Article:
Jan 16, 2008
After recommending a voluntary moratorium in 2001, the Food and Drug Administration (FDA) announced this week that it has deemed cloned animals “safe to eat” after seven years of study.
Despite opposition from legislators, experts, non-profit organizations, and even some in the industry, the FDA's announcement allows products from cloned cattle, swine, and goats to be sold to the public without labels of origin. Major agribusinesses Smithfield and Tyson Foods have already said they will not sell cloned animal products pending further research or consumer demand.
Also this month, the European Food Safety Authority (EFSA) of the European Union (EU) issued a draft opinion stating that cloned animal products are safe to eat but involve significant welfare implications. According to the EFSA, the death and disease rates of cloned pigs and cattle are significantly higher than conventionally bred animals, and the health and welfare of such animals suffers as a result. The EFSA has called for further study on the matter and improved cloning techniques.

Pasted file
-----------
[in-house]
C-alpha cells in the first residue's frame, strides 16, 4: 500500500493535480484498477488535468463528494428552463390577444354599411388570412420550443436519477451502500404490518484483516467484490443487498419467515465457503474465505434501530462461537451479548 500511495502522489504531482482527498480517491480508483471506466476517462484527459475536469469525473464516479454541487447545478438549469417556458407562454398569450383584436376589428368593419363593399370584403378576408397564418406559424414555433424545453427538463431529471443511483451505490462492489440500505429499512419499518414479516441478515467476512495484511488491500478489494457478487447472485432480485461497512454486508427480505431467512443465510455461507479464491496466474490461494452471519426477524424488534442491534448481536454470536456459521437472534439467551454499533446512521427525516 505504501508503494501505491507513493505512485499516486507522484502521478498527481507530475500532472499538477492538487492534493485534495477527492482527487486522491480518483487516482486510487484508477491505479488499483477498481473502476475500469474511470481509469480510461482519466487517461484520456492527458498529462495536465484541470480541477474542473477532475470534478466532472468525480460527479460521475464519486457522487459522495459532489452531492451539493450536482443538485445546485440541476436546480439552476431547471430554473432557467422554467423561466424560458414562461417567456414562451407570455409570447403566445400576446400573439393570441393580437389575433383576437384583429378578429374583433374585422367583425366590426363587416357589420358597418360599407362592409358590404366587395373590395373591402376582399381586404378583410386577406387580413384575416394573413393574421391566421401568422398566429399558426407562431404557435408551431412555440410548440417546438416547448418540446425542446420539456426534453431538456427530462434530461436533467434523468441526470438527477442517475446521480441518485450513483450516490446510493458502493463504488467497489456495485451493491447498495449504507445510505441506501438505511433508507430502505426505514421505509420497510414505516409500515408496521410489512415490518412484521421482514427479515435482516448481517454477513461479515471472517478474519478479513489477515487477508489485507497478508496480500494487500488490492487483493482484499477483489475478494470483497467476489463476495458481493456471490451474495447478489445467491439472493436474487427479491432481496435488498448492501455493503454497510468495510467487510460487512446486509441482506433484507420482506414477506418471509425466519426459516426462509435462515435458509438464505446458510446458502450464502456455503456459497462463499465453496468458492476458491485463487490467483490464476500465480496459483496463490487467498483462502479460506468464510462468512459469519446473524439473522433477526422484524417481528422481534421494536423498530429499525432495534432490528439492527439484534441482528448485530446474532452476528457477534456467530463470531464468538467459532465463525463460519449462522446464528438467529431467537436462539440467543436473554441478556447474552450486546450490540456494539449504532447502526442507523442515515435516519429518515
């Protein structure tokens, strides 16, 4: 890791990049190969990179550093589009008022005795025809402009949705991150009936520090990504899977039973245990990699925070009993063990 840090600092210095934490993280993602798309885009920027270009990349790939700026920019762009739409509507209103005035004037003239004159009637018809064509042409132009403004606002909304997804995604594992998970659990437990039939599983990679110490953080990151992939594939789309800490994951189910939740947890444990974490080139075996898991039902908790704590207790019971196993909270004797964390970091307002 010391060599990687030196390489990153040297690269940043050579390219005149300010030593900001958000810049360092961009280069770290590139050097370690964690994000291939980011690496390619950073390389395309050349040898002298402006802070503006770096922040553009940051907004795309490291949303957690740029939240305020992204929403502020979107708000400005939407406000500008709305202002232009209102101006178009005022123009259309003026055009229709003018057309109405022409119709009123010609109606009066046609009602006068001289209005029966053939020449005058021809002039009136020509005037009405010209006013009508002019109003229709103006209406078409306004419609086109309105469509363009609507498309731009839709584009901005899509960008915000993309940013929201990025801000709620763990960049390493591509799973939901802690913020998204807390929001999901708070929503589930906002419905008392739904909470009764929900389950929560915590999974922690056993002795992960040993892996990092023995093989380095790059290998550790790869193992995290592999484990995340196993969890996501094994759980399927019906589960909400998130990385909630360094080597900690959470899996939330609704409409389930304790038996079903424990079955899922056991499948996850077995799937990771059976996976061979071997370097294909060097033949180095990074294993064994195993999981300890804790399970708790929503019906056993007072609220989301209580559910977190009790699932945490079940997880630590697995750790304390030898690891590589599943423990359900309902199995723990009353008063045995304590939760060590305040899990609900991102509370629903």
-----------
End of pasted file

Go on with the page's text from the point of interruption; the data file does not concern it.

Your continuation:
WSPA strongly opposes the production and sale of cloned animals. Animals suffer significantly from the process; the vast majority of cloning attempts fail or cause premature death, and the few clones that do survive have serious abnormalities. Animals targeted for cloning are frequently those with particularly high productivity. Dairy cattle, for example, are often cloned to produce more milk, which can cause severe leg deformities and painful diseases. WSPA considers such practices both excessive and inhumane.
WSPA supports efforts in Congress to prohibit cloned animal products from entering the food supply.